The name of this blog, Rainbow Juice, is intentional.
The rainbow signifies unity from diversity. It is holistic. The arch suggests the idea of looking at the over-arching concepts: the big picture. To create a rainbow requires air, fire (the sun) and water (raindrops) and us to see it from the earth.
Juice suggests an extract; hence rainbow juice is extracting the elements from the rainbow, translating them and making them accessible to us. Juice also refreshes us and here it symbolises our nutritional quest for understanding, compassion and enlightenment.

Wednesday, 20 May 2020

Can We Reduce Emissions? We Can.

For a couple of months early this year (2020) the world reduced its carbon dioxide emissions by up to 25% - 30%1.  That's substantial!

Q:  How did we do it?

A:  More solar panels were installed.  No!
A:  More wind farms were built.  No!
A:  More electric vehicles were driven.  No!
A:  The population was reduced.  No!

How then?

We consumed less!

Primarily we consumed less travel.  Over the first couple of months of coronavirus, international air travel dropped by around 70%.  Traffic on the streets of the world's cities declined by between 70% -  90%.

The correlation between CO2 emissions and transport makes sense.  Transport accounts for almost one-quarter of the world's total emissions.  Thus, when this sector has a huge decline, it must translate into significant reductions in COemissions.

In last weeks post I suggested that we needed to talk about PAT (Population, Affluence, Technology).  Many of the messages that we have been hearing over the past decade or two about how to reduce COemissions have been about renewable energy.  More recently, perhaps because of the coronavirus, some have been suggesting that population is key.  

Yet, the circumstantial evidence presented above would suggest that it is our consumption (affluence) that has the potential for making the biggest, and quickest, impact upon reducing these emissions.

Can we reduce emissions?  We can.  We can by reducing consumption.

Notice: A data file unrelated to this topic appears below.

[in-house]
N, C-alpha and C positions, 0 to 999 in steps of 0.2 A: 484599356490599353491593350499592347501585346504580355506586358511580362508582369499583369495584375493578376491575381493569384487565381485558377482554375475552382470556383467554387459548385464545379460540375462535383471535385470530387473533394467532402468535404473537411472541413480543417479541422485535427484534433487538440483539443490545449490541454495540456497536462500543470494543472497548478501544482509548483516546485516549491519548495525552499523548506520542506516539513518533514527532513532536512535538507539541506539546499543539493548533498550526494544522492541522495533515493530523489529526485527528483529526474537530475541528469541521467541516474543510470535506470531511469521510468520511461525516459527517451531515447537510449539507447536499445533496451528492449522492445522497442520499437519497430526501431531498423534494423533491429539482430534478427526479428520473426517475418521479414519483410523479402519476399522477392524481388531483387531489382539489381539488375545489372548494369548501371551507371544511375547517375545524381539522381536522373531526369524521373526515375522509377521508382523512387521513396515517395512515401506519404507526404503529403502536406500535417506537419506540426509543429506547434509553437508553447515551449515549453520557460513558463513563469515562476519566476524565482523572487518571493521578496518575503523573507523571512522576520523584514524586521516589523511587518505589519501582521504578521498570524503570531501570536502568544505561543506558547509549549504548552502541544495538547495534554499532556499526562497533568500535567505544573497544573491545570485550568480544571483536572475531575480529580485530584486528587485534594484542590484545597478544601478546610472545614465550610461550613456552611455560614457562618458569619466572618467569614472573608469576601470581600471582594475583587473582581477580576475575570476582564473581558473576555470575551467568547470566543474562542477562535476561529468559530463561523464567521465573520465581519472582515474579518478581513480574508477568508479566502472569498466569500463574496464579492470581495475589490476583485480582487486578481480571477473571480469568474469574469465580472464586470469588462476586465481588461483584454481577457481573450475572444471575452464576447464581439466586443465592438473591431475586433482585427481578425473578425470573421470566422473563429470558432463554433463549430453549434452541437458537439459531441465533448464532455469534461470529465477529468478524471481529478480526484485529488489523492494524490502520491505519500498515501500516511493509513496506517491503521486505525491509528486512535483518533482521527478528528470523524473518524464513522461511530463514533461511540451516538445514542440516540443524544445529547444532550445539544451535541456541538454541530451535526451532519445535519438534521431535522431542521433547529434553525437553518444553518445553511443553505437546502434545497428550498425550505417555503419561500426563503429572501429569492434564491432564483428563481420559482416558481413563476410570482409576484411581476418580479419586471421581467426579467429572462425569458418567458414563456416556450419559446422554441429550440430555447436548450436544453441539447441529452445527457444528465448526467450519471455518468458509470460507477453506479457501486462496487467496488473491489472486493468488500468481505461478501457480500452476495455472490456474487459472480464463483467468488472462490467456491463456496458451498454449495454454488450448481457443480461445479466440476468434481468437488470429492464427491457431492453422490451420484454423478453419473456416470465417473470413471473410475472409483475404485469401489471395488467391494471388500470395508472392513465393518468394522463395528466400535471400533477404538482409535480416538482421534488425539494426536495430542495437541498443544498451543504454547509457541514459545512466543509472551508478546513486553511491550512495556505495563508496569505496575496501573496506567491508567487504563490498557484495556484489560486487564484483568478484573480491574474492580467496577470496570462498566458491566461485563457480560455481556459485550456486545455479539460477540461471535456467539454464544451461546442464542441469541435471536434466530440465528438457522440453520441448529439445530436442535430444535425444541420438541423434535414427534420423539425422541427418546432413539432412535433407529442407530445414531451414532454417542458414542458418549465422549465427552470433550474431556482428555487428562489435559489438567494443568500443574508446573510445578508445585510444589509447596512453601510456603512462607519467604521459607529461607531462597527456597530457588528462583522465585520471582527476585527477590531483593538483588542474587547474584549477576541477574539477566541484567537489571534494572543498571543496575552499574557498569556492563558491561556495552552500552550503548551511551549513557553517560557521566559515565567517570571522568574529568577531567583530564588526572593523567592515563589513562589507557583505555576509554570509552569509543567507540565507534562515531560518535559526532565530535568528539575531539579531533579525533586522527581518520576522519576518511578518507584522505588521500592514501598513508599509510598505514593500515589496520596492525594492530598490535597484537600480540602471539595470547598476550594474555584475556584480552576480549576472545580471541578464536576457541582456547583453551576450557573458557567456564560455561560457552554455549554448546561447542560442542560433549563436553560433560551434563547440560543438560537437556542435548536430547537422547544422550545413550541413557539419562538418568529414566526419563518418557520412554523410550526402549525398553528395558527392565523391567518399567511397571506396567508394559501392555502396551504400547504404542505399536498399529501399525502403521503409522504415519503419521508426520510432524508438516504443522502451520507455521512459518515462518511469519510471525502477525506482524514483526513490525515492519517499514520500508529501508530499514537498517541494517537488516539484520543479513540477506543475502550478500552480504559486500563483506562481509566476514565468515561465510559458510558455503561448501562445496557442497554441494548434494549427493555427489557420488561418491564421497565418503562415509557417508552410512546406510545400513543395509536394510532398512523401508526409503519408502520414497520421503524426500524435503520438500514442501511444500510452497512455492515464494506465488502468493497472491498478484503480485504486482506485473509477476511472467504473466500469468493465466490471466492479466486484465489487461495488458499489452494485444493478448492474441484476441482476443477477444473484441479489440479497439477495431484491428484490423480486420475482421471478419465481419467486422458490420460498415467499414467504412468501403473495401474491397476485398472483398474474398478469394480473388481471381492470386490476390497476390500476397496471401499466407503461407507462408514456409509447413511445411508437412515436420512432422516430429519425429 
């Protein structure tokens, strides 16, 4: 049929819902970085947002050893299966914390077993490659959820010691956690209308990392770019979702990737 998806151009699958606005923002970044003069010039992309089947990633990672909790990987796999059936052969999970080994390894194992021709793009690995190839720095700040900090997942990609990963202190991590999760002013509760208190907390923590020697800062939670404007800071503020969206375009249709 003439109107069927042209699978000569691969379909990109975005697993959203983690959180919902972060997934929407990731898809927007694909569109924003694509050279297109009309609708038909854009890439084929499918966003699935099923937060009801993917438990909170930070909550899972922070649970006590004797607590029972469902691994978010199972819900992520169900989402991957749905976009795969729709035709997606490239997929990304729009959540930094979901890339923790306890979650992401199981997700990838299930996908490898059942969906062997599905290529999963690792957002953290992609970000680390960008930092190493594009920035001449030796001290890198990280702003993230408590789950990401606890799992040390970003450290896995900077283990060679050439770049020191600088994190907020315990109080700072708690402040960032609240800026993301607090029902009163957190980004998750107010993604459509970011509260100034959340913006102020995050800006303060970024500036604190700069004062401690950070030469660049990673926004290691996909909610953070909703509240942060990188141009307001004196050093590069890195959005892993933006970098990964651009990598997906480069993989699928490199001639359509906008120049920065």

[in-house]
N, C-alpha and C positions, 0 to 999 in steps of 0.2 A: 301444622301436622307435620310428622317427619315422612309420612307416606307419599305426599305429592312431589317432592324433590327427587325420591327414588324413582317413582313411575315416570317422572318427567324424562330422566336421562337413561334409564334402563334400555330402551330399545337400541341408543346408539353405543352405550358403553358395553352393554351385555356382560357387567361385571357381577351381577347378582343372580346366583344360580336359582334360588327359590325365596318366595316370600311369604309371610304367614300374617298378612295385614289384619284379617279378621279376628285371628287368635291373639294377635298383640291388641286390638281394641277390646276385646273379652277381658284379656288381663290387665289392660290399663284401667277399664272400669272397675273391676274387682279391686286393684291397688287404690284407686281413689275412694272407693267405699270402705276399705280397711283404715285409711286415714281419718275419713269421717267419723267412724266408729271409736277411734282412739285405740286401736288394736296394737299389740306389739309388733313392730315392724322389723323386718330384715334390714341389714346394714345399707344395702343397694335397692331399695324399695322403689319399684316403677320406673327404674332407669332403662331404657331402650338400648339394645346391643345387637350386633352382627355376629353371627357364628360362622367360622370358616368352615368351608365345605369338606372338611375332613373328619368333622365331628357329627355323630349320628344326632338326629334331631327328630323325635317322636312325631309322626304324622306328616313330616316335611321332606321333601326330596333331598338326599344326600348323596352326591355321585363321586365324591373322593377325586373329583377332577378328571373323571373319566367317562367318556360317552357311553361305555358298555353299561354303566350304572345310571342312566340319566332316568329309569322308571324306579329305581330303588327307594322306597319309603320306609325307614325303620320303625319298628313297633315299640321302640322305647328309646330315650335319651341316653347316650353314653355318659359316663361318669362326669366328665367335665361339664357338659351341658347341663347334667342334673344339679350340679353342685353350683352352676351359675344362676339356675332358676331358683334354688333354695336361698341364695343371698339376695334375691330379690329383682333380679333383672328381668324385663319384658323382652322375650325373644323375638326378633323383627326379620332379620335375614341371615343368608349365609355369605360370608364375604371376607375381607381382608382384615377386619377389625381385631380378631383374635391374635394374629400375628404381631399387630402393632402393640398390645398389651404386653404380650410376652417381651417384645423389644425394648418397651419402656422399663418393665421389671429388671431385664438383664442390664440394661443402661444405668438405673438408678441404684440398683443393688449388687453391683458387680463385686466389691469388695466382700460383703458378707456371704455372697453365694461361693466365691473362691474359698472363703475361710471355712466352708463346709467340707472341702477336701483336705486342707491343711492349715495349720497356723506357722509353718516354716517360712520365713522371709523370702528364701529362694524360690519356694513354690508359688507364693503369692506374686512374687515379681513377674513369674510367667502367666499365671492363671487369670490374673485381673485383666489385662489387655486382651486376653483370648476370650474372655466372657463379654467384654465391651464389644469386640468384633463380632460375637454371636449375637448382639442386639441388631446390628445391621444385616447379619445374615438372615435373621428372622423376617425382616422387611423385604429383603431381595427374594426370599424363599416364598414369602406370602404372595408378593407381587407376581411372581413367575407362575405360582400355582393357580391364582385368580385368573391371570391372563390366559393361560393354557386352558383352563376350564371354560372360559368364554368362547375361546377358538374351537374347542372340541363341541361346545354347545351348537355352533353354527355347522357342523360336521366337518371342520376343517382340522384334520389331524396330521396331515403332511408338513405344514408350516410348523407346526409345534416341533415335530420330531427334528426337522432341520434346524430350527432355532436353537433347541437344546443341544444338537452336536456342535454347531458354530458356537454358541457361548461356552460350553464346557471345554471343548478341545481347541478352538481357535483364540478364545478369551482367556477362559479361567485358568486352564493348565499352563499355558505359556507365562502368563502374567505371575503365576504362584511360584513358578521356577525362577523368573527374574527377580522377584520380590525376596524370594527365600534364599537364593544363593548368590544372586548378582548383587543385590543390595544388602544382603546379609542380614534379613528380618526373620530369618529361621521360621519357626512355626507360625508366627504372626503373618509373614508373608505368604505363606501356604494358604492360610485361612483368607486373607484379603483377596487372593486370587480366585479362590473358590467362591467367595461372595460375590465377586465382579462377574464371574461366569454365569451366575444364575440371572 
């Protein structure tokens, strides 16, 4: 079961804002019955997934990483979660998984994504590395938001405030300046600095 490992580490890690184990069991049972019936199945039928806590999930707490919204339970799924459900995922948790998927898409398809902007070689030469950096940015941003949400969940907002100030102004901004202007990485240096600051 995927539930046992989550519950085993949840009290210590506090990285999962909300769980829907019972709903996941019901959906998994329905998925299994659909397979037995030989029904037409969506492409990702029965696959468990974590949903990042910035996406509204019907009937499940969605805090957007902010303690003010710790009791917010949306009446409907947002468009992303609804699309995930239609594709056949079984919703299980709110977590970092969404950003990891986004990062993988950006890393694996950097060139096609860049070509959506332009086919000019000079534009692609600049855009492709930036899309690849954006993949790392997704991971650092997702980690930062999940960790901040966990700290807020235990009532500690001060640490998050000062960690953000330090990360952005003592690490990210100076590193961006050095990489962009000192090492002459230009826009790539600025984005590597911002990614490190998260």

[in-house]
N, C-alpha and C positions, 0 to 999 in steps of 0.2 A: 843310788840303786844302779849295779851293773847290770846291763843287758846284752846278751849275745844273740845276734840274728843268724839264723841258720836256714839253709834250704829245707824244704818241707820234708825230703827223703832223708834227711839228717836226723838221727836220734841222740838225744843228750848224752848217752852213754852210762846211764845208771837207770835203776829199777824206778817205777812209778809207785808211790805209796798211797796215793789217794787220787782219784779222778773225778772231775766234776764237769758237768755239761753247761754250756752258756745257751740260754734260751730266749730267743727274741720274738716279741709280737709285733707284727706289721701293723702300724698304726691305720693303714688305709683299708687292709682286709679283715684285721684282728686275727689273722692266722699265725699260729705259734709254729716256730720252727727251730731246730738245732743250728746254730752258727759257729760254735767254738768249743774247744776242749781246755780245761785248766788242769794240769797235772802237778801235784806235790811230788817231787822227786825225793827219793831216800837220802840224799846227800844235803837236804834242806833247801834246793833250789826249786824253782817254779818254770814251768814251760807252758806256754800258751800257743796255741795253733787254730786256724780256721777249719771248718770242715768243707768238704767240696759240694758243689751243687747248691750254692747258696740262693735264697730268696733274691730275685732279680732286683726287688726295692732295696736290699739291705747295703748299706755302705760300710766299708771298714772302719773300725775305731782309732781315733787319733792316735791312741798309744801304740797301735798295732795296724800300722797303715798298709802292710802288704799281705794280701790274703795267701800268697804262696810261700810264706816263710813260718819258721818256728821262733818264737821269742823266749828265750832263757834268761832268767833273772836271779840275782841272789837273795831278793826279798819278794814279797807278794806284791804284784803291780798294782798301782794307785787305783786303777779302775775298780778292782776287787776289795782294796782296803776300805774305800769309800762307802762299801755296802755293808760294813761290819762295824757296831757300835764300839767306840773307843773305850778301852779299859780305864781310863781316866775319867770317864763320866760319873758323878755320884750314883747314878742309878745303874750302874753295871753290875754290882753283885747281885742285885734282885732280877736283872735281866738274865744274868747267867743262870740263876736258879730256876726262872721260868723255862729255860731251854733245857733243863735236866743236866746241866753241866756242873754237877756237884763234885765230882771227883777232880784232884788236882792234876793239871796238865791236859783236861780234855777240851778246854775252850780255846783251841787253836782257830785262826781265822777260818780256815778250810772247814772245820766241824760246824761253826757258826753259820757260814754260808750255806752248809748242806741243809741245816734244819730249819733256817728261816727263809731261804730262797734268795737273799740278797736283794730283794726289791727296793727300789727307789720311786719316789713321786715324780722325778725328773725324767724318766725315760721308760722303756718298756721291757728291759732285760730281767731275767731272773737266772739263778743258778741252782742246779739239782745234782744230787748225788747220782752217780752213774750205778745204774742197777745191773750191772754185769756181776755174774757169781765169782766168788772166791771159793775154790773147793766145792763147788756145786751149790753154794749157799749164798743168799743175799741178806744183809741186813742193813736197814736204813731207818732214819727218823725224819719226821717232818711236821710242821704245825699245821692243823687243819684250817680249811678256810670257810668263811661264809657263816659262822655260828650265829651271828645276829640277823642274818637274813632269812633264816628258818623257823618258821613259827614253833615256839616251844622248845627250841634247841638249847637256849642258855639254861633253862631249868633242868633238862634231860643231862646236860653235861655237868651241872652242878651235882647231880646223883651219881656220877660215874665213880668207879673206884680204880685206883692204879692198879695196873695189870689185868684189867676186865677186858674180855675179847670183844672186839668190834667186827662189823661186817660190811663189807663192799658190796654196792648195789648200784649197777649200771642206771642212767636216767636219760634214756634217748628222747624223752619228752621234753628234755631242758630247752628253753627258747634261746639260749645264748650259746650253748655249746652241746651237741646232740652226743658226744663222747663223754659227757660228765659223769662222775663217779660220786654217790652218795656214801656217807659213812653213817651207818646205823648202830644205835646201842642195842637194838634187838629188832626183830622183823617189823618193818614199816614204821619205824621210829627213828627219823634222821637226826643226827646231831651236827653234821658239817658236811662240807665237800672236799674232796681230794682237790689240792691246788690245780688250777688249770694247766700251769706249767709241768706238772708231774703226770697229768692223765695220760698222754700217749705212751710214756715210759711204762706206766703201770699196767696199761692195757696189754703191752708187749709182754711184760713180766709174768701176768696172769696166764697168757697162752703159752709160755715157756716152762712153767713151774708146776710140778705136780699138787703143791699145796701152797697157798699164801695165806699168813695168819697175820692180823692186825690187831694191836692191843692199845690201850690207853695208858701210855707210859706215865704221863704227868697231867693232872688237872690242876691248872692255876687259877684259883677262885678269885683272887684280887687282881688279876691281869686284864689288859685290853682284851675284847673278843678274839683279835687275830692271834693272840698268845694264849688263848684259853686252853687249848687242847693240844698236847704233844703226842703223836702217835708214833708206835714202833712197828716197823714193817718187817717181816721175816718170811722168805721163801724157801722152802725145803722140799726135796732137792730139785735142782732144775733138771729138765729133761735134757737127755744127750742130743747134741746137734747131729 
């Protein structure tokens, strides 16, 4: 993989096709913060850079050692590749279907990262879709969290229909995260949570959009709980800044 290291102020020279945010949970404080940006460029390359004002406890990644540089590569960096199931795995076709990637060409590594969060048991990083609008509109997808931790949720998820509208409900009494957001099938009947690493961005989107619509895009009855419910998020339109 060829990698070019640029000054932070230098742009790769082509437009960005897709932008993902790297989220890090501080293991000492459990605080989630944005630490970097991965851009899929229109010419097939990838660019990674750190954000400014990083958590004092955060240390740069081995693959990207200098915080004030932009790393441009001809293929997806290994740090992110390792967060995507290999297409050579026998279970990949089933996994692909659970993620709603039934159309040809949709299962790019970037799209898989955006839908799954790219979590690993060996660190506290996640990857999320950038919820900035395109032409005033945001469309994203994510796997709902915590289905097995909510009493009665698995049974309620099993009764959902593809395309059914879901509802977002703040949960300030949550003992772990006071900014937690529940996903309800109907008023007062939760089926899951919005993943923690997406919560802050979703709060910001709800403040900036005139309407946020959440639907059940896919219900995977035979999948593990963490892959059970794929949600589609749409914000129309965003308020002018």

Now, the next question becomes: how?  How do we reduce consumption without having to endue a global pandemic to scare us into it?

In answering this question we have to recognise some uncomfortable facts.  It is the western-styled, rich, nations who consume most, and who emit most (per capita) of the world's emissions.  For example, a person in Australia, Canada, or the US emits as much COevery day as a person in most of central Africa.  Other rich nations (e.g. UK, Germany, France) do so every two or three days.

In just two or three days, the average person in a western, rich nation, emits as much COas does an average person in Africa, in a whole year.

The responsibility to reduce our consumption lies with us - the individuals and societies of the rich nations.

We can do it.  How do we reduce consumption?  That is the question that we should be having in the rich nations.  That is the question climate activists should be asking.

Let's ask it.  And let's have the conversations needed to answer it.

There is, of course, an unasked question, lying hidden below this question:  Are we willing to reduce our consumption?

Who is willing to ask that question?

Notes:
1. The expectation is that reductions will amount to around 5% for the year, because it is assumed we will go back to business-as-usual.
2.  A back-of-the-envelope calculation (using official death tolls and CO2 emissions per capita by country) suggests that a reduction in population because of coronavirus accounts for only 0.02% - 0.03% of the emissions reduction.
 



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